If you want something as tad more complex you could check out "The Immortal Storm" for BECMI D&D. One of the locals the players visit in that module is Manhattan, and it contains an interesting set of rules for modern guns (and car collisions.) IS's basic gun rules are rather simple, but they get complex as soon as Weapon proficiency is added.

    Each gun has a size and an ammo size. Small guns deal damage based on the bullet size and have a set range, and large guns have twice the range and do twice the damage indicated by their bullet size, both types of gun get +4 to hit. Bullet size also determines reload time. If the to hit roll is high enough they target must roll save vs death ray or be stunned, or die (on a nat 20.) Weapon Proficiency works pretty much as per normal (increases to hit and damage,) but it also increase range of weapon and adds an aditional critical hit effect that adds a multiplier to damage.) Expert marksmen can choose to use a lower Weapon Proficiency, or take minimum damage to insure not to kill their target.

  8. My problem with guns ignoring armor is that it makes guns hyper-accurate.

    A major influence in my decision to decouple armour from "to-hit" in Chimera. The d20 roll needed to hit is your foe's movement rate, and armour absorbs damage. Some thoughts here:

    Also agree with BIUsKrEEm in that gun damage should be based on calibre. Chimera uses something like this:

    Calibre (mm) / Dmg
    1-9 / 1d4
    10-19 / 1d6
    20-39 / 1d8
    40-59 / 1d10
    60-119 / 1d12
    120+ / 1d20

    Chimera's autofire rules (not that you're using autofire for the setting above) allows for multiple damage die based on number of targets. Consider an WWII-era MG42 (7.92mm bullet). It does damage based on targets selected:

    Targets (Damage/target)
    1 (6d4)
    2 (3d4)
    3 (2d4)
    4 (1d4+2)
    5 (1d4+1)
    6 (1d4)

    Sorry for the long comment, but hoping that gets the wheels turning...

  9. To answer the second question, my favorite rule set dealing with guns is Chaosium's BRP, which is my go-to game overall: armor reduces damage rather than modifying the chance to-hit. Regarding firearms of the period you have in mind (muskets and prior), armor absorbs half the usual damage. I realize that doesn't work well with D&D-style games, though the earlier post you linked above looks like a good experiment.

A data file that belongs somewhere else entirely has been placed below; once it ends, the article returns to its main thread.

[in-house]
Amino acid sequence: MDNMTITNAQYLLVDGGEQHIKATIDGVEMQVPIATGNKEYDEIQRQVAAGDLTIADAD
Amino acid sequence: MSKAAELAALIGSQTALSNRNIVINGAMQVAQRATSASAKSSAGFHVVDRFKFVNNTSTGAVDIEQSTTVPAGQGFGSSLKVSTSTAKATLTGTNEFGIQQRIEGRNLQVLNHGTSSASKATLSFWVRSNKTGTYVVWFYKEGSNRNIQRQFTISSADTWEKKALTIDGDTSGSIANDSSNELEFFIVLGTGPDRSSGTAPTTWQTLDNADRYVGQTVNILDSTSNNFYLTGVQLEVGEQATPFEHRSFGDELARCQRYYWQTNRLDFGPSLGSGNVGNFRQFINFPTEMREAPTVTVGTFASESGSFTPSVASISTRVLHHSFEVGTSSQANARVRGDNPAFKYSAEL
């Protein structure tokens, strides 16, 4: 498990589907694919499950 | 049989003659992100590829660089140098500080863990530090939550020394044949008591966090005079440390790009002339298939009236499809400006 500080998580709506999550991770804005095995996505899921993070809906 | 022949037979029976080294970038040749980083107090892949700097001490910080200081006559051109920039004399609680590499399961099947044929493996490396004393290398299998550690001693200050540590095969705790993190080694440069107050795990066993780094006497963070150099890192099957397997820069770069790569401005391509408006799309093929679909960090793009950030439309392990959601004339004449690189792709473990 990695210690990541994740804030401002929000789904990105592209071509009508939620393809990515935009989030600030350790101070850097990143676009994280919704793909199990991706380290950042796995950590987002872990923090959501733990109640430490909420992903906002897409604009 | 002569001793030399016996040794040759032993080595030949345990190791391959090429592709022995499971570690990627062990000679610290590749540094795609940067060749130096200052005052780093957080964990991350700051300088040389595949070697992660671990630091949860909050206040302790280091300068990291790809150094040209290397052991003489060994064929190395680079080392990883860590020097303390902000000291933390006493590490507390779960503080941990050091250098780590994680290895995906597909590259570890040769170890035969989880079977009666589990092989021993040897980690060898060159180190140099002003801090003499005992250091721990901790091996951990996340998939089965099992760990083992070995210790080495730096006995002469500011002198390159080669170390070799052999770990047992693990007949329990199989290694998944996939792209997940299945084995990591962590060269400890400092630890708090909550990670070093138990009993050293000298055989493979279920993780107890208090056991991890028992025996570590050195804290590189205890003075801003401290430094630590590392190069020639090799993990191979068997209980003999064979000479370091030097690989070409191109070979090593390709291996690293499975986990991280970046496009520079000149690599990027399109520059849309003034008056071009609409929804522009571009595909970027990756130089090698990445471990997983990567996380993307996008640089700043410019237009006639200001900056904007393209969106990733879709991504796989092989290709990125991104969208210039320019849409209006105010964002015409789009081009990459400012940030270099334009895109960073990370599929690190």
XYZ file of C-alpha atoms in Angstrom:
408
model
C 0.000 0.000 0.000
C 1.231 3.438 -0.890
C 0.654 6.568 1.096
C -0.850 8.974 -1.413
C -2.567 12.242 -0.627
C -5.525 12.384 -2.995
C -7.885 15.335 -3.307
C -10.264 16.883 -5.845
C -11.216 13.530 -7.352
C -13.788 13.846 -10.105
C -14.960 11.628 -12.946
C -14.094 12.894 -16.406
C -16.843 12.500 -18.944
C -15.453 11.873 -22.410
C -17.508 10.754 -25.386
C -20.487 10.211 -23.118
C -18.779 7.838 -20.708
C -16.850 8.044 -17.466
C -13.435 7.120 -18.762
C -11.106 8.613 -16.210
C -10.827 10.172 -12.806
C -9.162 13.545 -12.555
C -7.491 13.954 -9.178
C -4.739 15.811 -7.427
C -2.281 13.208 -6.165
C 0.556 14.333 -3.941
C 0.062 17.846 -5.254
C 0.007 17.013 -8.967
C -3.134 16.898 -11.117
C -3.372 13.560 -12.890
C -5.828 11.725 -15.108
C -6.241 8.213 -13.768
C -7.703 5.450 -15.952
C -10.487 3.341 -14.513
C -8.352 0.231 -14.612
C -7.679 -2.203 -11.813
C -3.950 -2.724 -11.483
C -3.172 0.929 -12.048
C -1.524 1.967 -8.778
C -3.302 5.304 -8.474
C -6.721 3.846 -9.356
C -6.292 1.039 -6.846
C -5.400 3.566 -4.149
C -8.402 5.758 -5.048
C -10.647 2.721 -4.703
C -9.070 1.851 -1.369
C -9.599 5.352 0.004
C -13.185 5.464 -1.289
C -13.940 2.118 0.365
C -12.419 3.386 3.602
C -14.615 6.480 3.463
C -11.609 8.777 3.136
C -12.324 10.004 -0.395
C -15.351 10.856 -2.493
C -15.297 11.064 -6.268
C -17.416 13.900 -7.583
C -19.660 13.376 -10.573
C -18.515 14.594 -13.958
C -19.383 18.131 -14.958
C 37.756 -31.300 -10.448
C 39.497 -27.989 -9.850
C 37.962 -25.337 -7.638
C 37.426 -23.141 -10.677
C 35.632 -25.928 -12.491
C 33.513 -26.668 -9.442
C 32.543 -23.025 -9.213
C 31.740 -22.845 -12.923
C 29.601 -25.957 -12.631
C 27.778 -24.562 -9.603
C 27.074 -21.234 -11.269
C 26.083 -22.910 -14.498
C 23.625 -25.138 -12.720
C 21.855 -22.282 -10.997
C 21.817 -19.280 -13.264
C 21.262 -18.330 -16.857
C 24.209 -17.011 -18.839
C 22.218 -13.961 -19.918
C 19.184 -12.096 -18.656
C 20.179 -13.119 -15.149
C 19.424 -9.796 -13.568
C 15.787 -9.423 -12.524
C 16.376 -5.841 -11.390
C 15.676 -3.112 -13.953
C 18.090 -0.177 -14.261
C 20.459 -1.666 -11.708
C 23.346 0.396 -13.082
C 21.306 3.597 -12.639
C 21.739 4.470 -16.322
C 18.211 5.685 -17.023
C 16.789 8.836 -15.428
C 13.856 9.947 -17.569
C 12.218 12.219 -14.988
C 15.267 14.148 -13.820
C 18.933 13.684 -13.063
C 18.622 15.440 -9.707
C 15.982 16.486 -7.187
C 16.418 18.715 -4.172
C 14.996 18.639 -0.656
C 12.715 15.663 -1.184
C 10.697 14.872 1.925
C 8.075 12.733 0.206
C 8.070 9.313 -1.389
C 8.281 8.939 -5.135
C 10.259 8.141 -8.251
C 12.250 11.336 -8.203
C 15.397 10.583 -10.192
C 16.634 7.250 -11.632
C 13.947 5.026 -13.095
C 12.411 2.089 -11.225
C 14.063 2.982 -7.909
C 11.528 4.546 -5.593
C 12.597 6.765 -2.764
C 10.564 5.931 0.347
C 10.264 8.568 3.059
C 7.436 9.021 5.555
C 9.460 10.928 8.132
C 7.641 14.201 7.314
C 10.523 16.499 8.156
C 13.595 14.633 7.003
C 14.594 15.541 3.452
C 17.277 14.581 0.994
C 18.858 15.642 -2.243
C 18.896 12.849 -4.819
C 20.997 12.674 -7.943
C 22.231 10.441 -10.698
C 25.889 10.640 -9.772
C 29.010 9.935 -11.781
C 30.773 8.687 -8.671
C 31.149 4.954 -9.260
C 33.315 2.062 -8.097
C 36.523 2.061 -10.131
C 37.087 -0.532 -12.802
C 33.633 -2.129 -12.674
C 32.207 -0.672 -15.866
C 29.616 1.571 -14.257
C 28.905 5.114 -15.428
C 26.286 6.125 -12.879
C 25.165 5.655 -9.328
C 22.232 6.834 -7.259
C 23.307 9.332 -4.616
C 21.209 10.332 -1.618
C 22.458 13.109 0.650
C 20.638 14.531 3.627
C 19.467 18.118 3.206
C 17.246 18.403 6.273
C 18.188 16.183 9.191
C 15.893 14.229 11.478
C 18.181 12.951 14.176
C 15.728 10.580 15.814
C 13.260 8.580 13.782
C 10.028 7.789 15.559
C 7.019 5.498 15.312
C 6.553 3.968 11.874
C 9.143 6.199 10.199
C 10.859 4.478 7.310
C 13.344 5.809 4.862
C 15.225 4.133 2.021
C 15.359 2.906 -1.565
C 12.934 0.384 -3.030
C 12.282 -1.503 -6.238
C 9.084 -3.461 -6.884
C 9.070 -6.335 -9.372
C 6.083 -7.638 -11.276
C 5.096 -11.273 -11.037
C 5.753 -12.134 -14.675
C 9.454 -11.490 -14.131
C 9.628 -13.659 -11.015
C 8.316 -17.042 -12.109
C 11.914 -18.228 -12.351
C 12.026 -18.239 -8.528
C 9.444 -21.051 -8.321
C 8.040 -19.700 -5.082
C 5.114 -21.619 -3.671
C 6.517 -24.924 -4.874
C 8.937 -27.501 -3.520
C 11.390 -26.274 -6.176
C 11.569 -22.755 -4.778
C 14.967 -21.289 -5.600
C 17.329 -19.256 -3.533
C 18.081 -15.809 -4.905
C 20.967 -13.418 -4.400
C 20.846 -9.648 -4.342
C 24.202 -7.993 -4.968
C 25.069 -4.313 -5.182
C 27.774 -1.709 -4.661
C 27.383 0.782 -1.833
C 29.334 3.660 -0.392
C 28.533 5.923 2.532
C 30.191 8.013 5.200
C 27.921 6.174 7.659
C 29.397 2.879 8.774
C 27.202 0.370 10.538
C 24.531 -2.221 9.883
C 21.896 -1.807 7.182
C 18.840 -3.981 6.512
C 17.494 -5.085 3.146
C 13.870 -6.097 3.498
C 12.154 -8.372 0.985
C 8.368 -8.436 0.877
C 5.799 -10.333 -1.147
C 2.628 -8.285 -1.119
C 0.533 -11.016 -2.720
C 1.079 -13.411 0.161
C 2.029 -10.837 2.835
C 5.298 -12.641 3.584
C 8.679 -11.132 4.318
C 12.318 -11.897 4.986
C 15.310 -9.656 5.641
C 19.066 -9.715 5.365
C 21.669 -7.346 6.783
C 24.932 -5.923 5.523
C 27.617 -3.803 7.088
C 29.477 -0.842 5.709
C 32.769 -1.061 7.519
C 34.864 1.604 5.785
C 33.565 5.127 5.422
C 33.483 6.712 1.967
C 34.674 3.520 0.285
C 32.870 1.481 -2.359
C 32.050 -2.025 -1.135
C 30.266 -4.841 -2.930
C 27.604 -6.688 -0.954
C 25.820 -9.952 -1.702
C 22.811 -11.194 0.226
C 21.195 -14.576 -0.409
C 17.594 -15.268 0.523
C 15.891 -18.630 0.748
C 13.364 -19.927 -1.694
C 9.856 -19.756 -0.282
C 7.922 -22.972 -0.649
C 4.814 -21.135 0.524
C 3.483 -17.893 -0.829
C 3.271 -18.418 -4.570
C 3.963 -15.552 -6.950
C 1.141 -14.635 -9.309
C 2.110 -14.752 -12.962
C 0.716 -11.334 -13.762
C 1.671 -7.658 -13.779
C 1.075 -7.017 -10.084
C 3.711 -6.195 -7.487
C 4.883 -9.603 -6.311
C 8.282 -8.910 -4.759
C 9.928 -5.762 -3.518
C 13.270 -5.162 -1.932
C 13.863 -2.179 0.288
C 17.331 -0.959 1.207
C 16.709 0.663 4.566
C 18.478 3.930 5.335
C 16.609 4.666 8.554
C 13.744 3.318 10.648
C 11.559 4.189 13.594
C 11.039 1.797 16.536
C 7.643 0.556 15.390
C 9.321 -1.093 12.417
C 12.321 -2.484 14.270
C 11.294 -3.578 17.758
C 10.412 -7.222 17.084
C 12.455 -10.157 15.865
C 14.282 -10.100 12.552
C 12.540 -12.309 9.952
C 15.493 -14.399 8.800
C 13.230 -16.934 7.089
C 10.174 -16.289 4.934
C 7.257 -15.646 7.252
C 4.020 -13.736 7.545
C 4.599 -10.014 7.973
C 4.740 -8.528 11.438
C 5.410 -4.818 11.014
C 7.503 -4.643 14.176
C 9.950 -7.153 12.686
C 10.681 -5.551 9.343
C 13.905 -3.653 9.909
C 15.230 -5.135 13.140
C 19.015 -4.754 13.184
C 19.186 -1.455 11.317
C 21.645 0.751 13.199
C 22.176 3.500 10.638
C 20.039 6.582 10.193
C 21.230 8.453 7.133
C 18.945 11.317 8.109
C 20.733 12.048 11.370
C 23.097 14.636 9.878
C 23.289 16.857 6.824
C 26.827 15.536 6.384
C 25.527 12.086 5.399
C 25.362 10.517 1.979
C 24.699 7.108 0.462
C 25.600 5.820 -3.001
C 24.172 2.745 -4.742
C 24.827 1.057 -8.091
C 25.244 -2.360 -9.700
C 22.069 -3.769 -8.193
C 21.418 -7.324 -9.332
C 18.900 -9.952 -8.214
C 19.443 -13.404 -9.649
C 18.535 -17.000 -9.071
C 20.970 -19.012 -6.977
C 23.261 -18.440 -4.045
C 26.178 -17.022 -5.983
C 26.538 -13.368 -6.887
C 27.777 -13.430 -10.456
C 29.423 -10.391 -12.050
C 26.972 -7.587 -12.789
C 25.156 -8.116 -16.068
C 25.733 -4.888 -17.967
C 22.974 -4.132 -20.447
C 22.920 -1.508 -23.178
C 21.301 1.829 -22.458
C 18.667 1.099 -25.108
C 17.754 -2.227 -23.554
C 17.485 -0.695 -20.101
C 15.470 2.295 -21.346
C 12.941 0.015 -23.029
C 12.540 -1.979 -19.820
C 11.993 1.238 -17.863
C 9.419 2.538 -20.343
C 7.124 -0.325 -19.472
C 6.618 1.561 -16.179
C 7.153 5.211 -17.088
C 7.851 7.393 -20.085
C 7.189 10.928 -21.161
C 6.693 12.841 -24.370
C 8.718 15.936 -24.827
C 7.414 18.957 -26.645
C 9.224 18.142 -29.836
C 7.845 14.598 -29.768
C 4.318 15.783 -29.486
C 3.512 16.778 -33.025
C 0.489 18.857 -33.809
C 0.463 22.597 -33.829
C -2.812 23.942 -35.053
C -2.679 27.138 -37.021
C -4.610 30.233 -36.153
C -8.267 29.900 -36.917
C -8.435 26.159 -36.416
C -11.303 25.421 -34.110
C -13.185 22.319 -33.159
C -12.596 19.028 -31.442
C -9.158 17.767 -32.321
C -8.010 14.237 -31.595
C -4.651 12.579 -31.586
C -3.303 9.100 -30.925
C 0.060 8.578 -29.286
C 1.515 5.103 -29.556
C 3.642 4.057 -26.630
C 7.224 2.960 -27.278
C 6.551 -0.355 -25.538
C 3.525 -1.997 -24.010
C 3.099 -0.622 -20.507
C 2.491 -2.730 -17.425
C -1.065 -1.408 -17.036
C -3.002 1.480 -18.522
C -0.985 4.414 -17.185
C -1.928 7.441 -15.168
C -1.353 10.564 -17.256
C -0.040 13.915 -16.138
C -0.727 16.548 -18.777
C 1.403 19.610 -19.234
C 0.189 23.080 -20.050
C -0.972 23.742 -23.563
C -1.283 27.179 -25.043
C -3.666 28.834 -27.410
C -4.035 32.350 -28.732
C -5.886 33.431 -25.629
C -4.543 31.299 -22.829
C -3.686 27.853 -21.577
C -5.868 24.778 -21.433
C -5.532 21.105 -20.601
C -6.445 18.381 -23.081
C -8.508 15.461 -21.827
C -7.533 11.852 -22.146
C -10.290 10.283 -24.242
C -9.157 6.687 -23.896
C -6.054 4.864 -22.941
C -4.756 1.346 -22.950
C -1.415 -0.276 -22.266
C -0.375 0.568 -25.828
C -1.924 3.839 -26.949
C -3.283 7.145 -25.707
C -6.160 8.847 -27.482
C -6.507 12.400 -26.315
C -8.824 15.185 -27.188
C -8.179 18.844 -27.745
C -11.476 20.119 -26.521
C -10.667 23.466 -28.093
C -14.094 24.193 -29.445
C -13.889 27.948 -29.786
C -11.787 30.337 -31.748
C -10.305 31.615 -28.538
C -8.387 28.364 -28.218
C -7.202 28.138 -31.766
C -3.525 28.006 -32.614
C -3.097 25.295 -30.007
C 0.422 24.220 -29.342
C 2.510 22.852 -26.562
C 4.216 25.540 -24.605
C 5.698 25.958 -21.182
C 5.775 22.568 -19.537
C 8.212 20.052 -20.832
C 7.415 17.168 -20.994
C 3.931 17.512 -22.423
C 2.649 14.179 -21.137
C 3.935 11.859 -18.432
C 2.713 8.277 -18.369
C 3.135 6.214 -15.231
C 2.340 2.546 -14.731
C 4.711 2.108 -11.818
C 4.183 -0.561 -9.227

10. I had a thought:

    If a gun "misses" you but would've hit if it wasn't for your armor, then you still lose an action (or have a chance of losing one).

    That plus a light-crossbow-esque range and rate-of-fire (for old firearms) would account for everyone switching to them, and then switching to dexterity-based defensive tactics.

  11. I had a chance to skim the suggestions in A Might Fortress; there are indeed rules for exploding dice (so that a single fire arm hit could do exorbitant damage); there are rules for misfires and hanging fires on natural 1's and 2's; finally, Armor: close ranges reduce armor -5, but not less than what the unarmored person would be. I think medium range was -3, and long range -2.

    So a person with plate and shield, +2 dex and +1 magic would have AC -1 normally; against a firearm at close range, they'd be treated as AC 4. A person with plate and shield, no other bonuses is normally AC 2, AC 7 against a firearm at close range.

    I guess the assumption is damage reduction is part of the AC benefit, and close range give better penetrating power - it's a bit clumsy, though I suppose they could be calculated up front.

  12. I think a weapon vs. armor table is the way to go. It's a fairly heavy-weight change, but once embraced it makes it easy to have armor that works well against blades and poorly (or even negatively) against bullets.

  13. I think my favorite was an AD&D game I played, in which the DM had typed up entries for musketeer-appropriate firearms on the big weapon vs AC table. They all did d8 damage and had good to-hits. Worked fine. Yes, it made guns significantly more 'accurate', as in, likely to do damage.

    Of course you don't necessarily need AD&D's massive chart. Rules of thumb such as +2 vs leather and +3 vs chain or plate are easily remembered and applied. (I'd also recommend interpreting what is 'plate' broadly; pretty much whatever the top of the line protection is gets to be plate, AC3, and other forms of protection go down from there.) If you're concerned, rightly, of making historic firearms too likely to deliver effective fire, you can set short range increments and double/triple range penalties. The hit bonus vs. armor evaporates quickly when you hit medium range, but there's still nothing better than having two loaded pistols in the belt when a few enemies are breathing down your neck.